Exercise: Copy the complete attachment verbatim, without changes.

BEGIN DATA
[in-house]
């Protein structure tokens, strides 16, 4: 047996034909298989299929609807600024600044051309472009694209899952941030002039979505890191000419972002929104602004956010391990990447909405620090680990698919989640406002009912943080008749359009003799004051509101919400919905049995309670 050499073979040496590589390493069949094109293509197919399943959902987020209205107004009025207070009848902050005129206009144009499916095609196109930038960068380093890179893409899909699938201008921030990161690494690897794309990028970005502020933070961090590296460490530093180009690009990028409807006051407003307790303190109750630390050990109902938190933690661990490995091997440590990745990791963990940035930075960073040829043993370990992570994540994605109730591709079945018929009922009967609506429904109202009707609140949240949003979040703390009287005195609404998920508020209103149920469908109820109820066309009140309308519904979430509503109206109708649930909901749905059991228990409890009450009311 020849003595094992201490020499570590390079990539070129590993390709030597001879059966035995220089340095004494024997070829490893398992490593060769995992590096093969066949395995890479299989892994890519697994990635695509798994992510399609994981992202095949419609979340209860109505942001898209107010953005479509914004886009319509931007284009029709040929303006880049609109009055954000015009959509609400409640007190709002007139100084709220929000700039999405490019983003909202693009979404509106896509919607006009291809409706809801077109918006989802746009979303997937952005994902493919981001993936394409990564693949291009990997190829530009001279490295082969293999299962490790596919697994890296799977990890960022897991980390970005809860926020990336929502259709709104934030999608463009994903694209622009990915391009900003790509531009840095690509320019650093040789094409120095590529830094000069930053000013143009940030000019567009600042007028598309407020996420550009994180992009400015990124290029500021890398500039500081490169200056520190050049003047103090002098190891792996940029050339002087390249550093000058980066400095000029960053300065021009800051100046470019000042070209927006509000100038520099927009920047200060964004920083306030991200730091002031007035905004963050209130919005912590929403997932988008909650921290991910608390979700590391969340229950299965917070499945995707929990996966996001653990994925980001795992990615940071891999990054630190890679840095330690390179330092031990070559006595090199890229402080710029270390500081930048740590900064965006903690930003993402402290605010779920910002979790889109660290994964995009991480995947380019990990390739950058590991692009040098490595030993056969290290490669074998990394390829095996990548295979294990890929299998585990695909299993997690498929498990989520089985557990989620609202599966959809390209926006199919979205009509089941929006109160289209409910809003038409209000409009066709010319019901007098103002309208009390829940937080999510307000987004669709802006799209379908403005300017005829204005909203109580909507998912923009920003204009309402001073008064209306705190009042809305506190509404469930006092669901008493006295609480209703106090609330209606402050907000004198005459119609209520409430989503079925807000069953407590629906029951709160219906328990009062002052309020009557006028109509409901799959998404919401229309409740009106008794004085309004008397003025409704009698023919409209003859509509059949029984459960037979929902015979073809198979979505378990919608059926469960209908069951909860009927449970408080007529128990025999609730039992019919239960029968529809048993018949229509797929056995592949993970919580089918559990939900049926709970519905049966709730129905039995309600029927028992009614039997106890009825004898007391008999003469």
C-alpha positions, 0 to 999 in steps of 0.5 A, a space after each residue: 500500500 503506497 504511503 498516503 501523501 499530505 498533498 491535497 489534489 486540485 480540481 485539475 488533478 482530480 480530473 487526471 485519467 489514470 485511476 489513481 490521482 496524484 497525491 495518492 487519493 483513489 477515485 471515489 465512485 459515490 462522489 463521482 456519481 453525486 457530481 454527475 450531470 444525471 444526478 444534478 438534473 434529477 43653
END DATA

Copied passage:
[in-house]
């Protein structure tokens, strides 16, 4: 047996034909298989299929609807600024600044051309472009694209899952941030002039979505890191000419972002929104602004956010391990990447909405620090680990698919989640406002009912943080008749359009003799004051509101919400919905049995309670 050499073979040496590589390493069949094109293509197919399943959902987020209205107004009025207070009848902050005129206009144009499916095609196109930038960068380093890179893409899909699938201008921030990161690494690897794309990028970005502020933070961090590296460490530093180009690009990028409807006051407003307790303190109750630390050990109902938190933690661990490995091997440590990745990791963990940035930075960073040829043993370990992570994540994605109730591709079945018929009922009967609506429904109202009707609140949240949003979040703390009287005195609404998920508020209103149920469908109820109820066309009140309308519904979430509503109206109708649930909901749905059991228990409890009450009311 020849003595094992201490020499570590390079990539070129590993390709030597001879059966035995220089340095004494024997070829490893398992490593060769995992590096093969066949395995890479299989892994890519697994990635695509798994992510399609994981992202095949419609979340209860109505942001898209107010953005479509914004886009319509931007284009029709040929303006880049609109009055954000015009959509609400409640007190709002007139100084709220929000700039999405490019983003909202693009979404509106896509919607006009291809409706809801077109918006989802746009979303997937952005994902493919981001993936394409990564693949291009990997190829530009001279490295082969293999299962490790596919697994890296799977990890960022897991980390970005809860926020990336929502259709709104934030999608463009994903694209622009990915391009900003790509531009840095690509320019650093040789094409120095590529830094000069930053000013143009940030000019567009600042007028598309407020996420550009994180992009400015990124290029500021890398500039500081490169200056520190050049003047103090002098190891792996940029050339002087390249550093000058980066400095000029960053300065021009800051100046470019000042070209927006509000100038520099927009920047200060964004920083306030991200730091002031007035905004963050209130919005912590929403997932988008909650921290991910608390979700590391969340229950299965917070499945995707929990996966996001653990994925980001795992990615940071891999990054630190890679840095330690390179330092031990070559006595090199890229402080710029270390500081930048740590900064965006903690930003993402402290605010779920910002979790889109660290994964995009991480995947380019990990390739950058590991692009040098490595030993056969290290490669074998990394390829095996990548295979294990890929299998585990695909299993997690498929498990989520089985557990989620609202599966959809390209926006199919979205009509089941929006109160289209409910809003038409209000409009066709010319019901007098103002309208009390829940937080999510307000987004669709802006799209379908403005300017005829204005909203109580909507998912923009920003204009309402001073008064209306705190009042809305506190509404469930006092669901008493006295609480209703106090609330209606402050907000004198005459119609209520409430989503079925807000069953407590629906029951709160219906328990009062002052309020009557006028109509409901799959998404919401229309409740009106008794004085309004008397003025409704009698023919409209003859509509059949029984459960037979929902015979073809198979979505378990919608059926469960209908069951909860009927449970408080007529128990025999609730039992019919239960029968529809048993018949229509797929056995592949993970919580089918559990939900049926709970519905049966709730129905039995309600029927028992009614039997106890009825004898007391008999003469």
C-alpha positions, 0 to 999 in steps of 0.5 A, a space after each residue: 500500500 503506497 504511503 498516503 501523501 499530505 498533498 491535497 489534489 486540485 480540481 485539475 488533478 482530480 480530473 487526471 485519467 489514470 485511476 489513481 490521482 496524484 497525491 495518492 487519493 483513489 477515485 471515489 465512485 459515490 462522489 463521482 456519481 453525486 457530481 454527475 450531470 444525471 444526478 444534478 438534473 434529477 43653